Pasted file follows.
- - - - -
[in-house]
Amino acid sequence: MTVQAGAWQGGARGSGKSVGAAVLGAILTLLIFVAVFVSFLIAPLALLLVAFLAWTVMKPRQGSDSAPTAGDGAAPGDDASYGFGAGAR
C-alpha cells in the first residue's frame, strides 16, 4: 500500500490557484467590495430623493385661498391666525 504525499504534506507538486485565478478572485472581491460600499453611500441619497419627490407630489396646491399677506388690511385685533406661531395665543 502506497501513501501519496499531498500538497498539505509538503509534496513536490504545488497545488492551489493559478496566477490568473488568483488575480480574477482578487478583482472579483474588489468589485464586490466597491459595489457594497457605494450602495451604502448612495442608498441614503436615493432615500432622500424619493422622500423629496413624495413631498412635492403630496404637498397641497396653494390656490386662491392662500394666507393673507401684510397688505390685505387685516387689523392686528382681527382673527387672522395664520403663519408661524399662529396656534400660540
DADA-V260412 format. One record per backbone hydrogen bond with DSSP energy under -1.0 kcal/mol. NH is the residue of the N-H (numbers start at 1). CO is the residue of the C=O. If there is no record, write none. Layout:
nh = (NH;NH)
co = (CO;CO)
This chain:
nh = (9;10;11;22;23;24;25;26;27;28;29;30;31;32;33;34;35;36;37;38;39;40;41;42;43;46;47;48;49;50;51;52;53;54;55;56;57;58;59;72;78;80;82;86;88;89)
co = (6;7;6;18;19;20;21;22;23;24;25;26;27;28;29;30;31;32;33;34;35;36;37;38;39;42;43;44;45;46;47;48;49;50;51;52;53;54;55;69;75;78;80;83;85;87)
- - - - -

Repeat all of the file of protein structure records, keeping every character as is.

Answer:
[in-house]
Amino acid sequence: MTVQAGAWQGGARGSGKSVGAAVLGAILTLLIFVAVFVSFLIAPLALLLVAFLAWTVMKPRQGSDSAPTAGDGAAPGDDASYGFGAGAR
C-alpha cells in the first residue's frame, strides 16, 4: 500500500490557484467590495430623493385661498391666525 504525499504534506507538486485565478478572485472581491460600499453611500441619497419627490407630489396646491399677506388690511385685533406661531395665543 502506497501513501501519496499531498500538497498539505509538503509534496513536490504545488497545488492551489493559478496566477490568473488568483488575480480574477482578487478583482472579483474588489468589485464586490466597491459595489457594497457605494450602495451604502448612495442608498441614503436615493432615500432622500424619493422622500423629496413624495413631498412635492403630496404637498397641497396653494390656490386662491392662500394666507393673507401684510397688505390685505387685516387689523392686528382681527382673527387672522395664520403663519408661524399662529396656534400660540
DADA-V260412 format. One record per backbone hydrogen bond with DSSP energy under -1.0 kcal/mol. NH is the residue of the N-H (numbers start at 1). CO is the residue of the C=O. If there is no record, write none. Layout:
nh = (NH;NH)
co = (CO;CO)
This chain:
nh = (9;10;11;22;23;24;25;26;27;28;29;30;31;32;33;34;35;36;37;38;39;40;41;42;43;46;47;48;49;50;51;52;53;54;55;56;57;58;59;72;78;80;82;86;88;89)
co = (6;7;6;18;19;20;21;22;23;24;25;26;27;28;29;30;31;32;33;34;35;36;37;38;39;42;43;44;45;46;47;48;49;50;51;52;53;54;55;69;75;78;80;83;85;87)